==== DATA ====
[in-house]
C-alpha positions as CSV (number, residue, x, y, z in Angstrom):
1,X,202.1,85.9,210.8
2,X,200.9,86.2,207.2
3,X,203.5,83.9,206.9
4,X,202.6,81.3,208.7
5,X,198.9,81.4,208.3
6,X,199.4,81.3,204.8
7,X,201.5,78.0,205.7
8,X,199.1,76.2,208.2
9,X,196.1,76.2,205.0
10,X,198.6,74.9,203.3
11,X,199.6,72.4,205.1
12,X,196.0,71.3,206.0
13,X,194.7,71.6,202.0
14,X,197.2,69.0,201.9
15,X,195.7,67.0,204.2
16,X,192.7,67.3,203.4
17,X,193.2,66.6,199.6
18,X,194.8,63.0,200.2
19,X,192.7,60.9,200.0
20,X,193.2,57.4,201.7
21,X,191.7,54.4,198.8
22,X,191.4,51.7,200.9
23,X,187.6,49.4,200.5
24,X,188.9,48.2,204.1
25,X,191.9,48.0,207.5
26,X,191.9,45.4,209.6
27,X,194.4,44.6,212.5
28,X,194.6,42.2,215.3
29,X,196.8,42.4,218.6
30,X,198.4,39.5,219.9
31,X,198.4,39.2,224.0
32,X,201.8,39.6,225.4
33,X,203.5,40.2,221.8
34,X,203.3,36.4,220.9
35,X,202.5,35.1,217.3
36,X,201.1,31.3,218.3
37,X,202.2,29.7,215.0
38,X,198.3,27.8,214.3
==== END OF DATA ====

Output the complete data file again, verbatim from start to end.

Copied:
[in-house]
C-alpha positions as CSV (number, residue, x, y, z in Angstrom):
1,X,202.1,85.9,210.8
2,X,200.9,86.2,207.2
3,X,203.5,83.9,206.9
4,X,202.6,81.3,208.7
5,X,198.9,81.4,208.3
6,X,199.4,81.3,204.8
7,X,201.5,78.0,205.7
8,X,199.1,76.2,208.2
9,X,196.1,76.2,205.0
10,X,198.6,74.9,203.3
11,X,199.6,72.4,205.1
12,X,196.0,71.3,206.0
13,X,194.7,71.6,202.0
14,X,197.2,69.0,201.9
15,X,195.7,67.0,204.2
16,X,192.7,67.3,203.4
17,X,193.2,66.6,199.6
18,X,194.8,63.0,200.2
19,X,192.7,60.9,200.0
20,X,193.2,57.4,201.7
21,X,191.7,54.4,198.8
22,X,191.4,51.7,200.9
23,X,187.6,49.4,200.5
24,X,188.9,48.2,204.1
25,X,191.9,48.0,207.5
26,X,191.9,45.4,209.6
27,X,194.4,44.6,212.5
28,X,194.6,42.2,215.3
29,X,196.8,42.4,218.6
30,X,198.4,39.5,219.9
31,X,198.4,39.2,224.0
32,X,201.8,39.6,225.4
33,X,203.5,40.2,221.8
34,X,203.3,36.4,220.9
35,X,202.5,35.1,217.3
36,X,201.1,31.3,218.3
37,X,202.2,29.7,215.0
38,X,198.3,27.8,214.3